*NOTE: For June, 2A numbers EXEMPT from per-country limit are available to applicants from all countries with priority dates earlier than 01DEC06. 2A numbers SUBJECT to per-country limit are available to applicants chargeable to all countries EXCEPT the DOMINICAN REPUBLIC and MEXICO with priority dates beginning 01DEC06 and earlier than 01JAN08. (All 2A numbers provided for the DOMINICAN REPUBLIC and MEXICO are exempt from the per-country limit; there are no 2A numbers for the DOMINICAN REPUBLIC and MEXICO subject to the per- country limit.)
Chargeabilit Employmen y Areas
t- Based Except Those Listed
CHINA- mainlan d born
N INDIA REPUBLIC
MEXIC PHILIPPINE O S
1st C C C C C C
22NOV05 C 01FEB0 C C 5
Other 01JUN01 Workers
22OCT0 U 22JUN03 1
01JUN0 U 01JUN01 1
4th C C C C C C
Certain Religious C Workers
Targeted Employment Areas/ C Regional Centers
5th Pilot Programs
The Department of State has available a recorded message with visa availability information which can be heard at: (area code 202) 663-1541. This recording will be updated in the middle of each month with information on cut-off dates for the following month.
Employment Third Preference Other Workers Category: Section 203(e) of the NACARA, as amended by Section 1(e) of Pub. L. 105-139, provides that once the Employment Third Preference Other Worker (EW) cut-off date has reached the priority date of the latest EW petition approved prior to November 19, 1997, the 10,000 EW numbers available for a fiscal year are to be reduced by up to 5,000 annually beginning in the following fiscal year. This reduction is to be made for as long as necessary to offset adjustments under the NACARA program. Since the EW cut-off date reached November 19, 1997 during Fiscal Year 2001, the reduction in the EW annual limit to 5,000 began in Fiscal Year 2002.
B. DIVERSITY IMMIGRANT (DV) CATEGORY
Section 203(c) of the Immigration and Nationality Act provides a maximum of up to 55,000 immigrant visas each fiscal year to permit immigration opportunities for persons from countries other than the principal sources of current immigration to the United States. The Nicaraguan and Central American Relief Act (NACARA) passed by Congress in November 1997 stipulates that beginning with DV-99, and for as long as necessary, up to 5,000 of the 55,000 annually-allocated diversity visas will be made available for use under the NACARA program. This reduction has resulted in the DV-2010 annual limit being reduced to 50,000. DV visas are divided among six geographic regions. No one country can receive more than seven percent of the available diversity visas in any one year.
For June, immigrant numbers in the DV category are available to qualified DV-2010 applicants chargeable to all regions/eligible countries as follows. When an allocation cut-off number is shown, visas are available only for applicants with DV regional lottery rank numbers BELOW the specified allocation cut-off number:
All DV Chargeability Areas Except Those Listed Separately
Egypt: 24,200 Ethiopia: 25,100 Nigeria: 17,500
NORTH AMERICA (BAHAMAS)
SOUTH AMERICA, and the CARIBBEAN
Entitlement to immigrant status in the DV category lasts only through the end of the fiscal (visa) year for which the applicant is selected in the lottery. The year of entitlement for all applicants registered for the DV-2010 program ends as of September 30, 2010. DV visas may not be issued to DV-2010 applicants after that date. Similarly, spouses and children accompanying or following to join DV-2010 principals are only entitled to derivative DV status until September 30, 2010. DV visa availability through the very end of FY-2010 cannot be taken for granted. Numbers could be exhausted prior to September 30.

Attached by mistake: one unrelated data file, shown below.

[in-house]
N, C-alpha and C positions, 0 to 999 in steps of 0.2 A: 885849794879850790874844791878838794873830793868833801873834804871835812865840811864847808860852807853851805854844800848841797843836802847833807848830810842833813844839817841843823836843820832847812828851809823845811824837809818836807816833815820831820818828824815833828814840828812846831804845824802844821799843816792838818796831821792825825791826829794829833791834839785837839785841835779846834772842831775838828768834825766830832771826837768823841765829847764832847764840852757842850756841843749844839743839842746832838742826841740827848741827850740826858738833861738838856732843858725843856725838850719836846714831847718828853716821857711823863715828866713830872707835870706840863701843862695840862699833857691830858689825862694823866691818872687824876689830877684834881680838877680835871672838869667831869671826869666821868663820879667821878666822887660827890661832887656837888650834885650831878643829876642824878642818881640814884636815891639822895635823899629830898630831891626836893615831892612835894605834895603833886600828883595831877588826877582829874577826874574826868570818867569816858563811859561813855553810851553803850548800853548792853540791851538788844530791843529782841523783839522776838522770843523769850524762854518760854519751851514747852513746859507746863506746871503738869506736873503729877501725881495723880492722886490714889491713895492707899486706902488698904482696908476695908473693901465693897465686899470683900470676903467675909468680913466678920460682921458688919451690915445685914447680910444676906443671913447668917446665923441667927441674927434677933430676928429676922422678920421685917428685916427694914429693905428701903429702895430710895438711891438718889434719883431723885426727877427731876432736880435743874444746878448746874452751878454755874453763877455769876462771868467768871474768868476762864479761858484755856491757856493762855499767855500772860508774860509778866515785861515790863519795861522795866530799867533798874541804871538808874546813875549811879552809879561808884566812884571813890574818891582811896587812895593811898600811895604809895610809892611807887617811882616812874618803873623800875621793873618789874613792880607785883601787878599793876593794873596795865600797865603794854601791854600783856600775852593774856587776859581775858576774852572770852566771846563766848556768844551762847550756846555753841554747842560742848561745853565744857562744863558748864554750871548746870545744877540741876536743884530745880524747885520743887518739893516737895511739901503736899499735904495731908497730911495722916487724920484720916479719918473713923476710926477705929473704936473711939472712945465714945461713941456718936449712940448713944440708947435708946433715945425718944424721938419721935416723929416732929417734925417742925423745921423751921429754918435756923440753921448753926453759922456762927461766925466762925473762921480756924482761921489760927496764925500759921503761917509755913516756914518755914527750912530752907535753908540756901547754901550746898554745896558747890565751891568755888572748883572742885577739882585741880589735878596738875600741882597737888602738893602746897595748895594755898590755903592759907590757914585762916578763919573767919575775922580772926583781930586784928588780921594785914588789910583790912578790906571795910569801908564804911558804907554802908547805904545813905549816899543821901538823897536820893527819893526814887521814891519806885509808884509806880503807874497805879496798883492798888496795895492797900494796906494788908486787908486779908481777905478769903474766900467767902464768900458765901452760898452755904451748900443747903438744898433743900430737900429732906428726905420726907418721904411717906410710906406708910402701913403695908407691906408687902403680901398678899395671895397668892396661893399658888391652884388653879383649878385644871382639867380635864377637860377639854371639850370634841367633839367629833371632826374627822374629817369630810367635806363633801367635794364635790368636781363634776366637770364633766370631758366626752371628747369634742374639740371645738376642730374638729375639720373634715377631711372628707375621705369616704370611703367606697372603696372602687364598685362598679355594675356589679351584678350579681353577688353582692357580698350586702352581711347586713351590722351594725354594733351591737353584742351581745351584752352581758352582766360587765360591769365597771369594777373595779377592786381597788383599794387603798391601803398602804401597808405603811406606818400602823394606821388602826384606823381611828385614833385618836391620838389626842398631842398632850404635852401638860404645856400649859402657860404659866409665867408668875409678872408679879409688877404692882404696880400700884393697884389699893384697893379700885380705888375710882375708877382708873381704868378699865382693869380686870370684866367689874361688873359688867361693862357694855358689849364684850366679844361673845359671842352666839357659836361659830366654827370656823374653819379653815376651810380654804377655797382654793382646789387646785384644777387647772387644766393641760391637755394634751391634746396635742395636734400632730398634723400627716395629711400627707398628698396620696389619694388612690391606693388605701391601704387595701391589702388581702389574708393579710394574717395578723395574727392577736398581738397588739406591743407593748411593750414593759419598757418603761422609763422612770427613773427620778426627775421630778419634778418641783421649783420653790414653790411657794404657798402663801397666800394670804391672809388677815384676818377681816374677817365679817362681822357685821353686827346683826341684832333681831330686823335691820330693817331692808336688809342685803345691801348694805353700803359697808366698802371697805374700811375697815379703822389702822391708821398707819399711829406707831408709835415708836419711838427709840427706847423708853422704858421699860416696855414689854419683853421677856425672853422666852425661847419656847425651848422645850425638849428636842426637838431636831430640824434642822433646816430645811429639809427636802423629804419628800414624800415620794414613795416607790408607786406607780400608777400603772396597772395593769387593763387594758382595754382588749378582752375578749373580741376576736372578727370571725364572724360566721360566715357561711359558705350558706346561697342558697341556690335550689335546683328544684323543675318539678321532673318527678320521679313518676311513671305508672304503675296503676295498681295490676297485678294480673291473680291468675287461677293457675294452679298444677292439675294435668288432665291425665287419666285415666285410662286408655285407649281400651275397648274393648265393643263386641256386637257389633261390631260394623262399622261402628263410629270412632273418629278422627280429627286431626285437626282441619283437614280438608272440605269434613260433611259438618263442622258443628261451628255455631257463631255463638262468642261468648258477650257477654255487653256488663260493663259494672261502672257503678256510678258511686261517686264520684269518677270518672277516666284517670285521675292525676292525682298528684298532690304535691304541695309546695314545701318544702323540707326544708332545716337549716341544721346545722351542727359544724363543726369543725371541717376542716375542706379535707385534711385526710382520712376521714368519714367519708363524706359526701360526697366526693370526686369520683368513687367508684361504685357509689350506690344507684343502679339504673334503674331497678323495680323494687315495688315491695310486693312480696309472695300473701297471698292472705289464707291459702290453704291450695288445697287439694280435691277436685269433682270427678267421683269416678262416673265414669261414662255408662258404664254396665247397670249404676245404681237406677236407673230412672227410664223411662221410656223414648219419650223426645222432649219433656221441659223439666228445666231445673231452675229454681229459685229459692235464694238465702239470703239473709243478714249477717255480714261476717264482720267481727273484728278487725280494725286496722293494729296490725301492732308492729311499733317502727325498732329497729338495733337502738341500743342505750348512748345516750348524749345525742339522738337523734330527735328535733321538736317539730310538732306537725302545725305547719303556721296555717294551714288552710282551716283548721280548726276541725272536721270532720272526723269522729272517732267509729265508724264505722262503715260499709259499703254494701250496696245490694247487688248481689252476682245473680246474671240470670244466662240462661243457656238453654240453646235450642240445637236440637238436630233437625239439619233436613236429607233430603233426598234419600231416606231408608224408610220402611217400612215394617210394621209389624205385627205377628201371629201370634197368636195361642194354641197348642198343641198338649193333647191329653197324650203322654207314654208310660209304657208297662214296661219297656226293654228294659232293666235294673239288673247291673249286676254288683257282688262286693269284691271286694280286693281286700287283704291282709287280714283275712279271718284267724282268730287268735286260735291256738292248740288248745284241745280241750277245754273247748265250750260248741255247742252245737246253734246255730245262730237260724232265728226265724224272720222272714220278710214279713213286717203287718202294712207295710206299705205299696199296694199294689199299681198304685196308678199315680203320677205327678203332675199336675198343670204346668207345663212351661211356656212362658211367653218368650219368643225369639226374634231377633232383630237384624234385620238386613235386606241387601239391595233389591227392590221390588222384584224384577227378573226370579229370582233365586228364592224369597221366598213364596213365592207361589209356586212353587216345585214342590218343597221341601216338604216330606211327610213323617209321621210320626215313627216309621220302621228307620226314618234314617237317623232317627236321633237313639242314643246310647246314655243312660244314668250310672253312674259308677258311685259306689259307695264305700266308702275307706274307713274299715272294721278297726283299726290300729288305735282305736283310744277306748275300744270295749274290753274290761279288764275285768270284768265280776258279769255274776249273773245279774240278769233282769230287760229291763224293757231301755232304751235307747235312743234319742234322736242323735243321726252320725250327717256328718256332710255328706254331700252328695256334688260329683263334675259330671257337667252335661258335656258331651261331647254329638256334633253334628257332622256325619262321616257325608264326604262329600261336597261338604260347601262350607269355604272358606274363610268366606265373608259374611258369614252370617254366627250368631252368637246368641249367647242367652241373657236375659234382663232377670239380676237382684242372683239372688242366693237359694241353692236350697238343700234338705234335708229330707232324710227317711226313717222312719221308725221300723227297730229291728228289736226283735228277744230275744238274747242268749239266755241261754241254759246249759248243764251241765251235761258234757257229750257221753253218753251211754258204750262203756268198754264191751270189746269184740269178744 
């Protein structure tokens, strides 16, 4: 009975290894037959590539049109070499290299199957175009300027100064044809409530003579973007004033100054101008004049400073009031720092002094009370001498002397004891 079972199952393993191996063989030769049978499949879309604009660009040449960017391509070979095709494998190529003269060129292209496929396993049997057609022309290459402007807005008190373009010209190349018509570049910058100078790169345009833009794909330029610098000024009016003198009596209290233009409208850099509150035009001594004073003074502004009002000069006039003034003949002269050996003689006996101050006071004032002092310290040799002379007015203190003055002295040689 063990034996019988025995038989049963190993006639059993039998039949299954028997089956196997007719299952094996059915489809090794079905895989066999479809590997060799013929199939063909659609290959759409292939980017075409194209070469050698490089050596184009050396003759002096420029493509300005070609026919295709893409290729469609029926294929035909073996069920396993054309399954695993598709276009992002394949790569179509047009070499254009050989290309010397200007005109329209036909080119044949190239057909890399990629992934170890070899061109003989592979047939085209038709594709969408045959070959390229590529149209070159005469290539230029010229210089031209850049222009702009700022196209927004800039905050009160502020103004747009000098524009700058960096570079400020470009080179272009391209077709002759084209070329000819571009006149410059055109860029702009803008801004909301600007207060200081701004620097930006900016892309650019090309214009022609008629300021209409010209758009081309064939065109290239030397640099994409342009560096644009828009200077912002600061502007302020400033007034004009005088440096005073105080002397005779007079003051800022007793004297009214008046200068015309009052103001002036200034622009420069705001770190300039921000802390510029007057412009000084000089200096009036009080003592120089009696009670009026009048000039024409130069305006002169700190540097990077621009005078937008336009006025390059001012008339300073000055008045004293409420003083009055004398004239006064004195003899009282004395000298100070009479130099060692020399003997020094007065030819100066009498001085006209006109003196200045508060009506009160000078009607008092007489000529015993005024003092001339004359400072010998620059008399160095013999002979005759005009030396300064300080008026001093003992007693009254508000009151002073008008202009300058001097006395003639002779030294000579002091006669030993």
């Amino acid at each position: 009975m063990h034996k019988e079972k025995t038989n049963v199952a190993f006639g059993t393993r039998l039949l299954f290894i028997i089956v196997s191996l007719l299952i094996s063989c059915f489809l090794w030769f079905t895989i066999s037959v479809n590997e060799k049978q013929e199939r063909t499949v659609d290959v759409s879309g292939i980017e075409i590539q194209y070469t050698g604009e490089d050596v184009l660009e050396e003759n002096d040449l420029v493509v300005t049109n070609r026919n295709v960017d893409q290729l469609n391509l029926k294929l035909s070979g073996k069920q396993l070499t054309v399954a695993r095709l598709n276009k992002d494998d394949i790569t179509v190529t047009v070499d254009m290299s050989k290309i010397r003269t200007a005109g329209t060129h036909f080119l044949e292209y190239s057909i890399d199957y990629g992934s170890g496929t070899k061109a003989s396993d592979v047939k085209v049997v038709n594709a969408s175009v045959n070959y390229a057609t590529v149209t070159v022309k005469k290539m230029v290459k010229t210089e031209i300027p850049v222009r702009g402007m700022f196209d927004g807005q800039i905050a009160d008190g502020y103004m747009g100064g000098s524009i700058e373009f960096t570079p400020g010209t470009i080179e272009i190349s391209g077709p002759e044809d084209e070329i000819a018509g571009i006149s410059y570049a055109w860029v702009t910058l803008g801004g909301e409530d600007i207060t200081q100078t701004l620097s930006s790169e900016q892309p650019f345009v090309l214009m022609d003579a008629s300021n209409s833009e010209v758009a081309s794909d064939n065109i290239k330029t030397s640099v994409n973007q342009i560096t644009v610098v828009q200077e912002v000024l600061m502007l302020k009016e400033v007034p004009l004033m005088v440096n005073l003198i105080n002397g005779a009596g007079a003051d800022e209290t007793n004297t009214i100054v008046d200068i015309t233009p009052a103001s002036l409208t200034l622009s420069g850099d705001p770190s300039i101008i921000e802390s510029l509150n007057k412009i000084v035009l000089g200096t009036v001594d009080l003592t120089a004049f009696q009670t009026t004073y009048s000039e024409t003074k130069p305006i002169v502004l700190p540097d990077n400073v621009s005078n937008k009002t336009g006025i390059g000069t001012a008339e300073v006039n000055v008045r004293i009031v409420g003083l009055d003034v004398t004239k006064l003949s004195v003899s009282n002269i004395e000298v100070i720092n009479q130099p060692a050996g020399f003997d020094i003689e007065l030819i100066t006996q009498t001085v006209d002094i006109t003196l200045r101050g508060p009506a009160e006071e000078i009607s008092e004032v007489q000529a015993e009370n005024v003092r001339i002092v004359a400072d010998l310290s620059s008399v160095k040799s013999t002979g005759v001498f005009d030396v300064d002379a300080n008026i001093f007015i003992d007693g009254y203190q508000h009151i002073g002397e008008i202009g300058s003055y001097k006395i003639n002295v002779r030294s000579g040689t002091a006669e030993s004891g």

C. ADVANCE NOTIFICATION OF THE DIVERSITY (DV) IMMIGRANT CATEGORY RANK CUT-OFFS WHICH WILL APPLY IN JULY
For July, immigrant numbers in the DV category are available to qualified DV-2010 applicants chargeable to all regions/eligible countries as follows. When an allocation cut-off number is shown, visas are available only for applicants with DV regional lottery rank numbers BELOW the specified allocation cut-off number:
All DV Chargeability Areas Except Those Listed Separately
Egypt: 24,500 Ethiopia: 25,100 Nigeria: 18,850
NORTH AMERICA (BAHAMAS)
|SOUTH AMERICA, and the CARIBBEAN||1,500|
D. OVERSUBSCRIPTION OF THE DOMINICAN REPUBLIC CHARGEABILITY
Continued heavy applicant demand for Family preference numbers has required the oversubscription of the DOMINICAN REPUBLIC chargeability for June, to hold issuances within the annual numerical limitation. The result has been the establishment of cut-off dates in the Family Second preference categories which are earlier than the Worldwide dates.
E. OBTAINING THE MONTHLY VISA BULLETIN
The Department of State’s Bureau of Consular Affairs offers the monthly “Visa Bulletin” on the INTERNET’S WORLDWIDE WEB. The INTERNET Web address to access the Bulletin is:
From the home page, select the VISA section which contains the Visa Bulletin.
To be placed on the Department of State’s E-mail subscription list for the “Visa Bulletin”, please send an E-mail to the following E-mail address:
and in the message body type: Subscribe Visa-Bulletin First name/Last name
(example: Subscribe Visa-Bulletin Sally Doe)
To be removed from the Department of State’s E-mail subscription list for the “Visa Bulletin”, send an e-mail message to the following E-mail address:
firstname.lastname@example.org and in the message body type: Signoff Visa-Bulletin
The Department of State also has available a recorded message with visa cut-off dates which can be heard at: (area code 202) 663-1541. The recording is normally updated by the middle of each month with information on cut-off dates for the following month.
Readers may submit questions regarding Visa Bulletin related items by E-mail at the following address: